Type 1 fibers; these are slow oxidative (slow twitch) muscle fibers that contain large amounts of myoglobin, this gives these muscle fibers their characteristic red colour. These muscle fibers are capable of carrying out aerobic exercise for hours on end, they are highly fatigue resistant.
Type IIa fibers; these are also red. They are used for long-duration anaerobic exertion typically lasting up to 30 minutes.
Type IIx fibers; these are white and are used for short-duration anaerobic exercise, typically lasting up to 5 minutes.
Type 1 fibers
These are slow twitch (also known as slow oxidative) muscle fibres that are red in colour due to their large volume of myoglobin, they contain many mitochondria and produce low power contractions. Due to their relatively high level of mitochondria and relatively low power output, these muscle fibres are specialised for low intensity endurance exertion. They are capable of maintaining their power output for hours of exercise. This type of muscle fibres is commonly found in muscles that are used very often during the day, like our postural muscles for example. They are linked to large numbers of blood vessels which supply them with a large volume of oxygen, among many other essential molecules and nutrients. The reason that so much oxygen is needed is because type I fibres split ATP by an aerobic mechanism (hence the name slow oxidative fibre). Without an adequate oxygen supply, these fibres would be unable to produce energy. Endurance runners rely heavily on these muscle fibres as they are highly resistant to fatigue.
Type IIa fibers
These are fast twitch muscle fibers, though they are the slowest of the fast twitch fibers. They contract at around 5 times the speed of slow twitch fibers. They produce energy through oxidative processes just like the type I fibers, though they have less mitochondria and have a higher power output. They are also red due to a high myoglobin content. They contain many blood vessels to supply this oxygen need and are consequently resistant to fatigue, though not as much as the type I fibers. In many ways they can be considered to possess a mixture of both type I and type IIb muscle fiber characteristics. Their main storage fuels are glycogen and creatine phosphate. However, these muscle fibers are uncommon in humans, but through training it is possible to convert type IIb fibers into type IIa fibers. Training of any kind causes type IIa fibers to be formed in the body, due to their increased efficiency at generating energy.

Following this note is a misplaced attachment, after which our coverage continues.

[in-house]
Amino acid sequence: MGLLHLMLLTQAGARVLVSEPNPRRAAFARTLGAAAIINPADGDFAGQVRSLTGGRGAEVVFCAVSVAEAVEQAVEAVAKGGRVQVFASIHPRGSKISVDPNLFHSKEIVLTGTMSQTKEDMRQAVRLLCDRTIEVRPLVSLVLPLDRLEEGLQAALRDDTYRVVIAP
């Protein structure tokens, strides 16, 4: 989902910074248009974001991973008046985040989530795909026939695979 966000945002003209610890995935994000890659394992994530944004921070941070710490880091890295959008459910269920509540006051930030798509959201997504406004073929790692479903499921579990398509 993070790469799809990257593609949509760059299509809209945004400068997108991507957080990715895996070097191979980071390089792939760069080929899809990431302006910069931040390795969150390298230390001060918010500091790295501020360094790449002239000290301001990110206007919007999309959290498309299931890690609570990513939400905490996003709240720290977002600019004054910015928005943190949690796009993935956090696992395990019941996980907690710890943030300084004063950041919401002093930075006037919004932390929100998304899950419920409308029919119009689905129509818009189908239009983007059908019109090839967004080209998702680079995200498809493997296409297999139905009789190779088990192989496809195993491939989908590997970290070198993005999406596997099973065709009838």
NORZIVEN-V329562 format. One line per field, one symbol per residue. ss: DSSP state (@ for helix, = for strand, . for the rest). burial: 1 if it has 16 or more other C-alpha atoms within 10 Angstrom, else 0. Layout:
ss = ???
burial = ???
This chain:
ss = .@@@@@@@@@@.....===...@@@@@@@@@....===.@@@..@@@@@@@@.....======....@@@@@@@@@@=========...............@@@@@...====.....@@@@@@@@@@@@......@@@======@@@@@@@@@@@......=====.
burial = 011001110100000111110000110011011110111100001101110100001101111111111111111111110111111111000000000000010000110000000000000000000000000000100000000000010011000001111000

Type IIx fibers
These are typically referred to as type IIb fibers as they were once indistinguishable and many people recognise them as being different. Type IIx fibers are present in humans the IIb fibers are present in other animals. The IIX muscle fibers are white due to a low myoglobin content and produce energy anaerobically, therefore they contain few blood vessels and few mitochondria. THeir main storage fuel is creatine phosphate though they also contain glycogen. They are extremely fast twitch and are also known as fast glycolytic fibers. A consequence of their high power output is that they fatigue rapidly and are also inefficient in producing energy. Whenever a person trains, these fibers are converted into IIa fibers, no matter what type of training is undergone. This is because the IIA fibers are more energy efficient and the human body favours efficiency over power. For this reason, even though these fibers are most useful in sprinters, the people with the higher type IIb fiber content in their muscles are those who do barely any exercise at all.